Tourism boost expected after Terry Wogan’s Ireland draws five million viewers
“TOURISM to the Mid-West is set to get a boost following the airing of the BBC1 programme, Terry Wogan’s Ireland, last Sunday night, which attracted over five million viewers.
The second part of the documentary series will be screened on BBC1 this Sunday night, and will focus on his visit to Northern Ireland.
Twitter and blog sites were inundated with comments about the programme in the past week, with many saying Failte Ireland would have paid highly for such positive advertising of the green isle. Others were critical that this was ‘twee’ Ireland at its best, with shots of Irish dancers, apparitions and of course, conversations about the Irish and their relationship with the demon drink.
Laura Ryan, communications executive with Limerick Co-ordination Office, said she doesn’t understand why some people were so critical of the programme. Ms Ryan said with Terry Wogan bringing his hometown of Limerick into the sitting rooms of five million British people, “how can you not be positive about that?”
Pat Daly, tourism division nanager of Shannon Development, said “there is no doubt that Terry Wogan’s Ireland will have a very positive impact in the marketplace and encourage new visitors from all across Great Britain to visit Ireland.”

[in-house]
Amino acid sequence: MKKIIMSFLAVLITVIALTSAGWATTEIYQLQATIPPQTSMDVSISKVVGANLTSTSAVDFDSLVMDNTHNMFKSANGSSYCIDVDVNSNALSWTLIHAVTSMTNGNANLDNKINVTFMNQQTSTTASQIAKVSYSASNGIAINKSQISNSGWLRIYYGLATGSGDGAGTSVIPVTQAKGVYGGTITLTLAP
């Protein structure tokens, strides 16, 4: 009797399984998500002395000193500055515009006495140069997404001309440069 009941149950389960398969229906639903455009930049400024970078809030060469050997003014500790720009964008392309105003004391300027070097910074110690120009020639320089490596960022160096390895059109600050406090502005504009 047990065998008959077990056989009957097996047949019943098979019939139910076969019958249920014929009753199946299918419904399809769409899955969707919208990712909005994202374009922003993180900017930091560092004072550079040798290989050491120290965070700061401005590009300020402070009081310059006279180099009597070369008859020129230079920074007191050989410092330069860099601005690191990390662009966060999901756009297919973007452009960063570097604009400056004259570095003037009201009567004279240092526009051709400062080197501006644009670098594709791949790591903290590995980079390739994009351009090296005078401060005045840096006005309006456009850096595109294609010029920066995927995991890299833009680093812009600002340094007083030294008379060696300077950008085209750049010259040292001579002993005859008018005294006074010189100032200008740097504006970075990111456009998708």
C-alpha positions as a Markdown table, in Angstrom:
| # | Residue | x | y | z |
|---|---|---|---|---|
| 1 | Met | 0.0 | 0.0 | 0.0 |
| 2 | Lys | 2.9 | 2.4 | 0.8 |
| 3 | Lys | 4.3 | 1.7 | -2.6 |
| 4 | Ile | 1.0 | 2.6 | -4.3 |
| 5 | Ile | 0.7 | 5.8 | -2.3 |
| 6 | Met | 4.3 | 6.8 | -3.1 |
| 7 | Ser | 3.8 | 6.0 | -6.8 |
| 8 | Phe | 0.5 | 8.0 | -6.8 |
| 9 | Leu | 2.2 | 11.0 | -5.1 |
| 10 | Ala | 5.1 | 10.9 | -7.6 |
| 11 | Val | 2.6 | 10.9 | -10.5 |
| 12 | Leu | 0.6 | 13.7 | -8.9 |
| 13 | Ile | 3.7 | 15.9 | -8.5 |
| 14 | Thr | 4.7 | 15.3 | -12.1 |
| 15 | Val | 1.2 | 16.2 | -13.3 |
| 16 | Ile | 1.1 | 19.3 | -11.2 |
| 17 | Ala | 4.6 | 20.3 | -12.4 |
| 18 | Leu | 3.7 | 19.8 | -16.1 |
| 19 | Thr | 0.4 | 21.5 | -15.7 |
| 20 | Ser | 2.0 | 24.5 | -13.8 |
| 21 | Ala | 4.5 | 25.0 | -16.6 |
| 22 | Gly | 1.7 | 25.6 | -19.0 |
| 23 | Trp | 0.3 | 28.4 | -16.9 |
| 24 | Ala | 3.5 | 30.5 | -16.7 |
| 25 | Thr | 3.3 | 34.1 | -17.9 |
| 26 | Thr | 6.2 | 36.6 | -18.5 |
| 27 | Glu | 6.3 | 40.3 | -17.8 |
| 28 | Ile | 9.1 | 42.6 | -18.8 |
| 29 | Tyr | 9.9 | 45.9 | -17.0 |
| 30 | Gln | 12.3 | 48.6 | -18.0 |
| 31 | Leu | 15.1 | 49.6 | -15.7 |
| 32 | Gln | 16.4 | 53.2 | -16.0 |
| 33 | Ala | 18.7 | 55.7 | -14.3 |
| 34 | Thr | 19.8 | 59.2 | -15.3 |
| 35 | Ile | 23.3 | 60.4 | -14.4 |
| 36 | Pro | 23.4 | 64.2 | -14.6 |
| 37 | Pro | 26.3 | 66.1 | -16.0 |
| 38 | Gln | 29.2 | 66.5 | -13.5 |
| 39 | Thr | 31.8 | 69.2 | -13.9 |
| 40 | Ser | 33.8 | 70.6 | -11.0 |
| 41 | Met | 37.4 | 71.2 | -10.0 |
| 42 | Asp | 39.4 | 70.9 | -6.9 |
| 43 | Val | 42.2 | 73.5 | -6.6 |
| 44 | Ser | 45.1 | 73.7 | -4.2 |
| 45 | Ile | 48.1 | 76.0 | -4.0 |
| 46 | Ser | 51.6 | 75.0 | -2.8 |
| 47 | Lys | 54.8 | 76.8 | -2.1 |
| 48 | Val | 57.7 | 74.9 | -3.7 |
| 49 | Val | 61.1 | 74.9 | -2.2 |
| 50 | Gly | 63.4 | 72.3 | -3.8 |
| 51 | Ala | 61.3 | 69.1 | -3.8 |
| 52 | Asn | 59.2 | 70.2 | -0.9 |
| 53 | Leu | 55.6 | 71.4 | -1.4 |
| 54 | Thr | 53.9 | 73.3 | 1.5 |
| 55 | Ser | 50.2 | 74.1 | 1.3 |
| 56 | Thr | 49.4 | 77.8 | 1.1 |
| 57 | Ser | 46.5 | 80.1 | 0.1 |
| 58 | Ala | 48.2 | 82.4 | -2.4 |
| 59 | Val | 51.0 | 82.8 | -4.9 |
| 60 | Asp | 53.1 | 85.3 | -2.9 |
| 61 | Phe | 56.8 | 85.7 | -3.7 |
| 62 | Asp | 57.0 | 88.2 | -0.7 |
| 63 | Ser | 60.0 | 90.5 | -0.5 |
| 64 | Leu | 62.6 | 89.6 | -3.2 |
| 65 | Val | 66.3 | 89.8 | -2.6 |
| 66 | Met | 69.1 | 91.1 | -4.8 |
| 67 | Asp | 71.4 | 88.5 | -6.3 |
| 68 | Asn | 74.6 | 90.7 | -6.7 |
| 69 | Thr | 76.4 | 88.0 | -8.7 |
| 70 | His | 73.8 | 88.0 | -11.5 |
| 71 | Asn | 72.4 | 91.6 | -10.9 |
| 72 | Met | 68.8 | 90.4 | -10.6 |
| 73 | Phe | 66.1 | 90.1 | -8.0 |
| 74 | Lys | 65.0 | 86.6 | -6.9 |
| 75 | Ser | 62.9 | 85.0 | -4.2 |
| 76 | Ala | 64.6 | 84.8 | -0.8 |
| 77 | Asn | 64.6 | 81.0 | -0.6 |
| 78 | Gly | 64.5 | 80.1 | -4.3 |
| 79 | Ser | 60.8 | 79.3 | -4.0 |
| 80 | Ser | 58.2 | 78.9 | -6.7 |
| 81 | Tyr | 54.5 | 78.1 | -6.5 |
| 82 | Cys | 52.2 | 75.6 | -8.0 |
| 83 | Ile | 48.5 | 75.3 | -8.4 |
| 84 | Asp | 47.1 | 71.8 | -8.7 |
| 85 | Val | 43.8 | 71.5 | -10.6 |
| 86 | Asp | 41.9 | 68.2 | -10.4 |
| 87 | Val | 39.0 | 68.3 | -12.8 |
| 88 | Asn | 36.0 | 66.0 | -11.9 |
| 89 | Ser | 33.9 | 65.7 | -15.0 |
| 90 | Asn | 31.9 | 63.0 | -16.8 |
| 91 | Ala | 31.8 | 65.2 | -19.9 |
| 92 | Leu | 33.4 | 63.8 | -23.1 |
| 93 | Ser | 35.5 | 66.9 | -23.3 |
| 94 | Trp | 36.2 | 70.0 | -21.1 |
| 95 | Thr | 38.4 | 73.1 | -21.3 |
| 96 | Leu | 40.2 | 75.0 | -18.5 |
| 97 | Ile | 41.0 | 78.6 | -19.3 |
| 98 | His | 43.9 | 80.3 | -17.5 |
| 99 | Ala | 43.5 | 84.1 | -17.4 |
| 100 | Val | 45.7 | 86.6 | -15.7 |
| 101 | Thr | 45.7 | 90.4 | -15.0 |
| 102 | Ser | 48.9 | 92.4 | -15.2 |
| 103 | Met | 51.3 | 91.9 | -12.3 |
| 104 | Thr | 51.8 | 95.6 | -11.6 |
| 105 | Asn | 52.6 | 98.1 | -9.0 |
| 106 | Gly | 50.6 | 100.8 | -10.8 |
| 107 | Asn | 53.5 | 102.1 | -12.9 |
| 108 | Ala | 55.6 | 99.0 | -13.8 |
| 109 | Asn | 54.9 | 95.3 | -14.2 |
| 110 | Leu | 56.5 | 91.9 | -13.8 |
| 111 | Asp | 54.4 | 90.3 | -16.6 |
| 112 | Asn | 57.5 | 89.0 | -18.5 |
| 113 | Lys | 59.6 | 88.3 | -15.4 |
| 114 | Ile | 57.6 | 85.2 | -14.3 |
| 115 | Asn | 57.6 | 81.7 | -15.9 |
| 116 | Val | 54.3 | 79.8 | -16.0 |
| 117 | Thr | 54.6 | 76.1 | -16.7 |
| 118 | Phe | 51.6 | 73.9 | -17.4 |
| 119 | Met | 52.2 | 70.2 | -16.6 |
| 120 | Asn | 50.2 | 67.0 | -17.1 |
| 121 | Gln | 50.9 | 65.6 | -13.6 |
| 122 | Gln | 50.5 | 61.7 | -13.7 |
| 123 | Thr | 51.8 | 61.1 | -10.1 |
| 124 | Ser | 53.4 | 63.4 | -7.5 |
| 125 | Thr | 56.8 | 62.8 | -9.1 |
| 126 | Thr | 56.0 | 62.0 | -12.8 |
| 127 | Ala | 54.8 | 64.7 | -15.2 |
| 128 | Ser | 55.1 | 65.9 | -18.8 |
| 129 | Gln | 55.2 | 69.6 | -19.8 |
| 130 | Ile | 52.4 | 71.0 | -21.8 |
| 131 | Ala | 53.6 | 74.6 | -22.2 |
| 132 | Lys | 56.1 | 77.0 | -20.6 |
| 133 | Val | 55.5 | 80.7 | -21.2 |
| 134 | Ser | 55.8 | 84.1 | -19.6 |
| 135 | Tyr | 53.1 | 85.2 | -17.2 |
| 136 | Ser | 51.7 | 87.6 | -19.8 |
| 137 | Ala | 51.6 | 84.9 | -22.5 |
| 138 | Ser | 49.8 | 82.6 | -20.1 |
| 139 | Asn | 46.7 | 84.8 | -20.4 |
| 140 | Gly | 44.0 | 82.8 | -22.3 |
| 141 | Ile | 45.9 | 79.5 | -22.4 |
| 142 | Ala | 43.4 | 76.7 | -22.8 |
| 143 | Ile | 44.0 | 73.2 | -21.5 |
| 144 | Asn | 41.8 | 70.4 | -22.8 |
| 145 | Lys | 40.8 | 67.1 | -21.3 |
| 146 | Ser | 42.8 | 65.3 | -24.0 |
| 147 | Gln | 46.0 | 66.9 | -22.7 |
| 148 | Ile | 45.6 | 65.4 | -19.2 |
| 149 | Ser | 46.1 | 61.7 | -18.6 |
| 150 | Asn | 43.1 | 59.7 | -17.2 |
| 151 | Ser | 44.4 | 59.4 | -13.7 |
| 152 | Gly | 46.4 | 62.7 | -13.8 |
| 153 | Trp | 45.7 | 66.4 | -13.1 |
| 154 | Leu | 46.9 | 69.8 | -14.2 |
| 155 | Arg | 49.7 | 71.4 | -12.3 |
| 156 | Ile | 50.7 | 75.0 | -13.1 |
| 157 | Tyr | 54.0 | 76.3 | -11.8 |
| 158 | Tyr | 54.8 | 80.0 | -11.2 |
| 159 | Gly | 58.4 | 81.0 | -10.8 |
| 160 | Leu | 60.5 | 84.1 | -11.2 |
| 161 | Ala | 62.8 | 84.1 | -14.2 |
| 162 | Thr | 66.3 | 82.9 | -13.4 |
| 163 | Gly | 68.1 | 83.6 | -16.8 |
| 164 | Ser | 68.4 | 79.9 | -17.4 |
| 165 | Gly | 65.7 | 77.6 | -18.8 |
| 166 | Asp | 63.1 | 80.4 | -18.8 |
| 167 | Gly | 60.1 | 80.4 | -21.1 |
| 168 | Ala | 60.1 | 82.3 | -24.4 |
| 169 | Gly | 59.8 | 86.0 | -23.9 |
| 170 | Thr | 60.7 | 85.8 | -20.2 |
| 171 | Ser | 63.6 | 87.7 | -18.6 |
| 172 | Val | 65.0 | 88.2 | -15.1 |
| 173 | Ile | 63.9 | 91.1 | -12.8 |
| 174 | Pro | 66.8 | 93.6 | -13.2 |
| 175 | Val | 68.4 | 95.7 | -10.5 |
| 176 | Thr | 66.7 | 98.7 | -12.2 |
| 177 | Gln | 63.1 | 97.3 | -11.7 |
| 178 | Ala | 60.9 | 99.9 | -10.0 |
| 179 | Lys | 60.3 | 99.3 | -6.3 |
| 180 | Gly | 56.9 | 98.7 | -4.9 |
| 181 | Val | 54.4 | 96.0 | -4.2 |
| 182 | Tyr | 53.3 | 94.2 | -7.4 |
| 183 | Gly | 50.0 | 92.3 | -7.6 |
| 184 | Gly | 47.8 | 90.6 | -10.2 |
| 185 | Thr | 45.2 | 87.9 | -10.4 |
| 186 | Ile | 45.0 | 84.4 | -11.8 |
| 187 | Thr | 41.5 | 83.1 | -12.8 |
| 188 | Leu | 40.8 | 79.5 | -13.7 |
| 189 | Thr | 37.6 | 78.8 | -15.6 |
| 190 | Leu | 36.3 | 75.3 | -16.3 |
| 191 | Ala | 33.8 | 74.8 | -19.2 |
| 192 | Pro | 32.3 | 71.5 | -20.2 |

The filming was conducted in May, June and July, and last week’s episode showed Sir Terry retracing his youthful footsteps around Limerick, from his schooldays in the Crescent, to his home in Elm Park, and onto to Leverette and Fry on O’Connell Street (now Timberland) where his father worked.
The whistle-stop tour of the Republic also featured scenic shots of King John’s Castle and the expanse of the River Shannon.
In his regular column in The Telegraph before the show, he wrote: “It’s a big little island, and we haven’t done more than skim the surface in two one-hour shows, but I have enough memories for a lifetime.”
Article from The Limerick Leader – 28 January 2011